CAIRO (Reuters) - Egypt’s president and other Muslim leaders should demand the U.N. criminalize contempt of religion after the release of an anti-Islamic film and cartoons which demonstrate growing racism, said the leader of the biggest ultra-orthodox Islamist party.
Despite doctrinal and political differences with President Mohamed Mursi’s Muslim Brotherhood, the Salafist Nour Party played a key role in supporting it during presidential elections in June.
Led by Emad Abdel Ghaffour, it now ranks as the second-largest party in parliament and plays a formidable force in Egypt’s new politics.
“We call for legislation or a resolution to criminalize contempt of Islam as a religion and its Prophet,” said Ghaffour, one of four permanent assistants to the president, on Saturday.
“The voice of reason in the West will prevail if there is mutual respect, dialogue and efficient lobbying for this critical resolution,” he told Reuters in an interview.
Leaders and their entourages from the 193-nation United Nations General Assembly descend on U.N. headquarters in New York for the world body’s annual “general debate” from September 25-October 1.
Mursi will make his Assembly debut along with the new leaders of Libya, Yemen and Tunisia, countries where Islamist parties have moved to the heart of government.
The recent violent unrest in some Muslim countries caused by anger at the anti-Islam film made in California and the French cartoons published by satirical weekly Charlie Hebdo is expected to be a closely watched theme.
A few dozen Egyptians protested near the French embassy in Cairo on Friday, but were kept away from the premises by police. The Nour Party and other mainstream Islamic leaders expressed outrage, but have urged a peaceful response.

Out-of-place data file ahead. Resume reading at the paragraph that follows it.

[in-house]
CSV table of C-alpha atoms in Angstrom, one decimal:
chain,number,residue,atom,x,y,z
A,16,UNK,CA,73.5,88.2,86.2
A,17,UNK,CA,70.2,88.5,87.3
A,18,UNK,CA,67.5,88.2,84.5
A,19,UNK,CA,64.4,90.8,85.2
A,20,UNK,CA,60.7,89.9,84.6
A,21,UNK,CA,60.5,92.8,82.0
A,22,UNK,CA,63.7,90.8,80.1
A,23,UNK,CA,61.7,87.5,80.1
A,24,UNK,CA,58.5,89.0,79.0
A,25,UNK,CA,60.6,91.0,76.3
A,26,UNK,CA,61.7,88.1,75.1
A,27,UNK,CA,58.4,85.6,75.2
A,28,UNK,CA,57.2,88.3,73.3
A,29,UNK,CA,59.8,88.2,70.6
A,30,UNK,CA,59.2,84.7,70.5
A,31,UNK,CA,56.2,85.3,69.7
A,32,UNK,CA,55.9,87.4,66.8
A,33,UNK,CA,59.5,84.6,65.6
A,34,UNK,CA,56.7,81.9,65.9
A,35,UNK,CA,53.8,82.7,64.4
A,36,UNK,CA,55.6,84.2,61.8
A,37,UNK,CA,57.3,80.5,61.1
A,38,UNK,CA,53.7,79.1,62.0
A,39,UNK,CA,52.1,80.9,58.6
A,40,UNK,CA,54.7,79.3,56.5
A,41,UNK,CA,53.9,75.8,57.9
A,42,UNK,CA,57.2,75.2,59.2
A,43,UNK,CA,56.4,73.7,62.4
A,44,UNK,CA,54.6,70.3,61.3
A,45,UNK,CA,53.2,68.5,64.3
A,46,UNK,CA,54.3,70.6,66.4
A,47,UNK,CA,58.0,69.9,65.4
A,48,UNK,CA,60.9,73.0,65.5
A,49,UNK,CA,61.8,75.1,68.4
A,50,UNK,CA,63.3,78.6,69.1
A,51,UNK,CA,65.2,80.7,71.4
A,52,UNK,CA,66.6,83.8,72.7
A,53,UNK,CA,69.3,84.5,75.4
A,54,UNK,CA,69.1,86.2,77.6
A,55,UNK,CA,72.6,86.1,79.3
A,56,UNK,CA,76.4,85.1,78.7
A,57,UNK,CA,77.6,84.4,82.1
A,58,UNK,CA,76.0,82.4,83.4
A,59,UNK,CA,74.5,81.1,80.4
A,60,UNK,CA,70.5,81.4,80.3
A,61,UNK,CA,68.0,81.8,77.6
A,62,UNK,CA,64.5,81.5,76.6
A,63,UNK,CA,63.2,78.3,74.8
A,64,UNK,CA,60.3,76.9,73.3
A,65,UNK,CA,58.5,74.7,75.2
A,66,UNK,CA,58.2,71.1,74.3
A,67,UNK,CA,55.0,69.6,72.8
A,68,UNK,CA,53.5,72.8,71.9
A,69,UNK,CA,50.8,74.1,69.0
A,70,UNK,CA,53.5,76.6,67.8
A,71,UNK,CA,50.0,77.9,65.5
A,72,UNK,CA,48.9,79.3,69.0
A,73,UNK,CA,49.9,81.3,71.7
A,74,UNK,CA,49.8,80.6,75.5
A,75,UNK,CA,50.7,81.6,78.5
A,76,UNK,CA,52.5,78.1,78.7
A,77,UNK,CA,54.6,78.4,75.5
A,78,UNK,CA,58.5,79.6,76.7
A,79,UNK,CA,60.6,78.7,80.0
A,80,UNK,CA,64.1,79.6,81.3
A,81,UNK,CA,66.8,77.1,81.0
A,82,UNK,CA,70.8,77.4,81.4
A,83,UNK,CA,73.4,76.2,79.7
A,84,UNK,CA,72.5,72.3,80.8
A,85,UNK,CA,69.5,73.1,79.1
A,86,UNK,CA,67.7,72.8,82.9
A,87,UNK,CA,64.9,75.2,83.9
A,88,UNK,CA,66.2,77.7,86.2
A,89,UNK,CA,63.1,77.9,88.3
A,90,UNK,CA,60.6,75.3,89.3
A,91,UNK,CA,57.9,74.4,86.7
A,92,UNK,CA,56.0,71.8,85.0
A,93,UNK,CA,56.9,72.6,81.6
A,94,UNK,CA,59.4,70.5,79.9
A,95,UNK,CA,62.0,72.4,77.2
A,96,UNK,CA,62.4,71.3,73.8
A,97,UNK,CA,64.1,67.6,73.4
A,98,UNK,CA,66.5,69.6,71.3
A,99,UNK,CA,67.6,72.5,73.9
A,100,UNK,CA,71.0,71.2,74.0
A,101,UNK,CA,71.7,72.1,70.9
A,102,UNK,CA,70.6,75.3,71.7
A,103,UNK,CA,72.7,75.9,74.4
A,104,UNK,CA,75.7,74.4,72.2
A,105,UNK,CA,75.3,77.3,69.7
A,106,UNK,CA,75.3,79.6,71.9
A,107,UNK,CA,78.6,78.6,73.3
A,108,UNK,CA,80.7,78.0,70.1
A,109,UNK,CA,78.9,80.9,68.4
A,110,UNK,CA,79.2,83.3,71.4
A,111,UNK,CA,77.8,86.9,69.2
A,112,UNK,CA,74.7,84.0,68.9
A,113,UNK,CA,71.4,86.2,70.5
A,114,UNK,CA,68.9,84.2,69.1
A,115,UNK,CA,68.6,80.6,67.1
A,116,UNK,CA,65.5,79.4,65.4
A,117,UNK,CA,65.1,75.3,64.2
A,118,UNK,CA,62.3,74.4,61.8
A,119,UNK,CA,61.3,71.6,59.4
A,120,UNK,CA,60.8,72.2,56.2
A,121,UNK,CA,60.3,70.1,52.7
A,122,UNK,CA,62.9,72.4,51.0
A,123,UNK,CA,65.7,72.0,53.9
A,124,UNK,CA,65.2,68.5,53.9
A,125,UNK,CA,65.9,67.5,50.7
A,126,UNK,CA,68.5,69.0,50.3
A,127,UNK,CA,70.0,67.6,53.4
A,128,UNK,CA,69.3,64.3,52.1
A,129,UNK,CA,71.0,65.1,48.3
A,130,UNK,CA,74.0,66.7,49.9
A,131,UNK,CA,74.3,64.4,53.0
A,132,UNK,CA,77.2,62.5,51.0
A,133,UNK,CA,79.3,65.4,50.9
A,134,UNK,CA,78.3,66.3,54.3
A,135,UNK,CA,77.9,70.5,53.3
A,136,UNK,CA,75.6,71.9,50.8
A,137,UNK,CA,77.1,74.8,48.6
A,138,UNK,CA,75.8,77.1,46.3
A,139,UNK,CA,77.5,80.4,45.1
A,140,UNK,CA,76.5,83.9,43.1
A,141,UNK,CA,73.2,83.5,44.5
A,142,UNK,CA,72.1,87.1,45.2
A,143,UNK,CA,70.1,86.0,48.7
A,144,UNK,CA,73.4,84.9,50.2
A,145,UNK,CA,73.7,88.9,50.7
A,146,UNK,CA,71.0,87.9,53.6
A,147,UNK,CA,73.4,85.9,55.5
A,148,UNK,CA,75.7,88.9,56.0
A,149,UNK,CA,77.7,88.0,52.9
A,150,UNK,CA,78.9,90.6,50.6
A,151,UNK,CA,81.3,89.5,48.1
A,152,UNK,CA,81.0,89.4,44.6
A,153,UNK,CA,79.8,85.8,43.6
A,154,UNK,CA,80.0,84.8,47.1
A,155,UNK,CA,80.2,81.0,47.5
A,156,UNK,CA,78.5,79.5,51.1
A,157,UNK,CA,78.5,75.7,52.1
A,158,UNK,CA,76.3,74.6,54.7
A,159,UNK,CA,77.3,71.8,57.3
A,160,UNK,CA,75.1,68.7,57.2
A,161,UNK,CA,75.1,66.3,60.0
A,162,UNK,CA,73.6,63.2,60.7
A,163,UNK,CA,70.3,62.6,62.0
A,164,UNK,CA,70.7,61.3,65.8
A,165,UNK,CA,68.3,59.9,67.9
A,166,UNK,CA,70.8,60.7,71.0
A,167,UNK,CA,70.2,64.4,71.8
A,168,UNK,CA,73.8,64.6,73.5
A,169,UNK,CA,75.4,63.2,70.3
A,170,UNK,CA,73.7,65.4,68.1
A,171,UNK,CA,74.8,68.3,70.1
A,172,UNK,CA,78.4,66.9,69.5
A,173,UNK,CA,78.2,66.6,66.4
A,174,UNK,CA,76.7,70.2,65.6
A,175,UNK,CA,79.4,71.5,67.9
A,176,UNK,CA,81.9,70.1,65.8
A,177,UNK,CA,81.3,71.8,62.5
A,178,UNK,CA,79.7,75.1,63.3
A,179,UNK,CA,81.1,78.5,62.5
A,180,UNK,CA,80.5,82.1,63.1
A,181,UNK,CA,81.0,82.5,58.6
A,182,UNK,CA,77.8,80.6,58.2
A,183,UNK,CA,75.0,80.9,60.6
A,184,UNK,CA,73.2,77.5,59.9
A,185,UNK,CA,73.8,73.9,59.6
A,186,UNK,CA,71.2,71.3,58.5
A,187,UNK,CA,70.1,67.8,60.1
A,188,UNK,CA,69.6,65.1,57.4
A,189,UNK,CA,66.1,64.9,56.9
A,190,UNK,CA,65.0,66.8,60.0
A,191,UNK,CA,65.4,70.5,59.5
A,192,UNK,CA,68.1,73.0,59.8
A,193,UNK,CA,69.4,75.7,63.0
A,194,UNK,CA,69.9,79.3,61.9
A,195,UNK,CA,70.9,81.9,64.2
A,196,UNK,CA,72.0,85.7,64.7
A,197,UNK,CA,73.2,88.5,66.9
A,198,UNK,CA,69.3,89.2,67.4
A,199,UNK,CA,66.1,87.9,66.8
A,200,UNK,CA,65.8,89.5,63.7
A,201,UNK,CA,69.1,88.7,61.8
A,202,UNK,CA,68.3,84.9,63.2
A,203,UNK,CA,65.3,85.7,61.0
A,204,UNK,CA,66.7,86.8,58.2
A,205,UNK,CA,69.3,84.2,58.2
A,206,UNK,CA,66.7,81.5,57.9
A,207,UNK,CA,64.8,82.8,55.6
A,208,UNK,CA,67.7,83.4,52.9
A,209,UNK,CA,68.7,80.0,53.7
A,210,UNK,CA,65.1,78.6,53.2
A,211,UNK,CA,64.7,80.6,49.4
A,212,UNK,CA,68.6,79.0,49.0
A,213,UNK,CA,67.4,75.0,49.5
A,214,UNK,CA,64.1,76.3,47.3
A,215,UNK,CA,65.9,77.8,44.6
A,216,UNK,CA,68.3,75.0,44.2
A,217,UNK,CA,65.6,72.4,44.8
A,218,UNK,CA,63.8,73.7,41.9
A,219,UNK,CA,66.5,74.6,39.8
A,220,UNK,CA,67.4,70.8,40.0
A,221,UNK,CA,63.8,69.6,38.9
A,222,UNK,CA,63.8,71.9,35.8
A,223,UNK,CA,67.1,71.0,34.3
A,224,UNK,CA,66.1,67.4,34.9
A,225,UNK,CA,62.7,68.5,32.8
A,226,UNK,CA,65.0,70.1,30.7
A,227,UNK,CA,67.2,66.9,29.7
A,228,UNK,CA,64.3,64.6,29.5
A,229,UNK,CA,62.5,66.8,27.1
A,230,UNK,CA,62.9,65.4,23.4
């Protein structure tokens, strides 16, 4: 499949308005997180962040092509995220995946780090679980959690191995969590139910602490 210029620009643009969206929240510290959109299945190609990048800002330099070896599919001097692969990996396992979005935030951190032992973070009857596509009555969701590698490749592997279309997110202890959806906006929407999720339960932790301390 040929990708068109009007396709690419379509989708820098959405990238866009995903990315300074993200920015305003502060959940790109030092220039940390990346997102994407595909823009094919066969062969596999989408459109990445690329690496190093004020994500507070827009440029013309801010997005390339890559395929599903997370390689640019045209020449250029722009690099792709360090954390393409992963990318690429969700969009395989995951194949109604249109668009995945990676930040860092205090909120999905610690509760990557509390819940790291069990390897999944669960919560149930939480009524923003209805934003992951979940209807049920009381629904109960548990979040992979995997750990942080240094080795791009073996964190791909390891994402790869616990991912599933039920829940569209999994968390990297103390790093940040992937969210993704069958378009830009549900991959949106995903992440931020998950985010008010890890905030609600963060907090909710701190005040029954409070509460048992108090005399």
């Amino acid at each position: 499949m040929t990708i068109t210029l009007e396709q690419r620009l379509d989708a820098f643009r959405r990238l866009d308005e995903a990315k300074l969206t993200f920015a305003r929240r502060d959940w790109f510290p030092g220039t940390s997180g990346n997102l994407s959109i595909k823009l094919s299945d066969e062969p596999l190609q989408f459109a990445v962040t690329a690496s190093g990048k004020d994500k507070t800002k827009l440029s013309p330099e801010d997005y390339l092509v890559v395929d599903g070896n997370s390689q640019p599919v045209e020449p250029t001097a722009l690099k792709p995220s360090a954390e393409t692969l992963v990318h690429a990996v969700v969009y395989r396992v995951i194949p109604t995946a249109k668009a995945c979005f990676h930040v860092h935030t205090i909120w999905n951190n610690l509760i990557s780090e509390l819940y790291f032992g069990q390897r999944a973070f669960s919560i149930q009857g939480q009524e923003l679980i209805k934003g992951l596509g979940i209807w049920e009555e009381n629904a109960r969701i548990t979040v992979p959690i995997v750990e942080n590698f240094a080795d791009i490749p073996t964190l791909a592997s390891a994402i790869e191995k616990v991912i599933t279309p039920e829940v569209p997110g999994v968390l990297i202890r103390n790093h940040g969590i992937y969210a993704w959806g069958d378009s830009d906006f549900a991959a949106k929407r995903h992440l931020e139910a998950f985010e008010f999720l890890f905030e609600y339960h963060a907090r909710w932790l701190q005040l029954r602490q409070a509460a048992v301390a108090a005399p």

Muslim protests in Pakistan turned violent with at least 15 people killed on Friday, after demonstrations in several Muslim countries a week earlier, including attacks on U.S. and other Western embassies and the killing of the U.S. envoy to Libya.
“A proposal to look into the root causes of the obvious racism against Muslims and Arabs as the recent fierce campaign against their Islamic beliefs shows is much needed,” said Ghaffour.
Ghaffour blamed interest groups for trying to sow discord between Western countries and newly-elected Islamist governments in the Middle East by defaming Islam.
“A new reality in the Middle East has emerged after the toppling of autocratic regime of Hosni Mubarak and others through democratic elections that brought newly-elected Islamist governments,” said Ghaffour.
“There are interest groups who seek to escalate hatred to show newly-elected governments and their Muslim electorate as undemocratic.”
His Nour Party plans to produce a documentary film on the life of the Prophet for global release in an effort to counter the California-made film.
Salafis follow a puritanical school of Islam that was revived in Egypt in the 1970s by university students inspired by the 19th century Wahhabi teaching in Saudi Arabia.
Repressed under the rule of Mubarak, the Nour Party emerged from Daawa al-Salafiya (Salafi Call), a movement that has previously only backed preaching, not politics, to spread its purist interpretation of Islam.
Analysts believe Egypt’s Salafi movement, whose followers typically wear long beards, has a devoted following of 3 million people and may control 4,000 mosques nationwide. Egypt has around 108,000 mosques and smaller places of worship.
Last week, Ghaffour told U.S. President Barack Obama’s Deputy National Security Advisor Denis McDonough in a telephone call that while almost all Egyptians denounced the U.S.-made anti-Islam film, most of the country’s leaders and population shunned the violent reactions seen in other countries.
Early in September, the Obama administration planned to go to Congress with a $1 billion debt relief plan to help Egypt stabilize its economy and grow its private sector.
Writing by Marwa Awad; Editing by Sophie Hares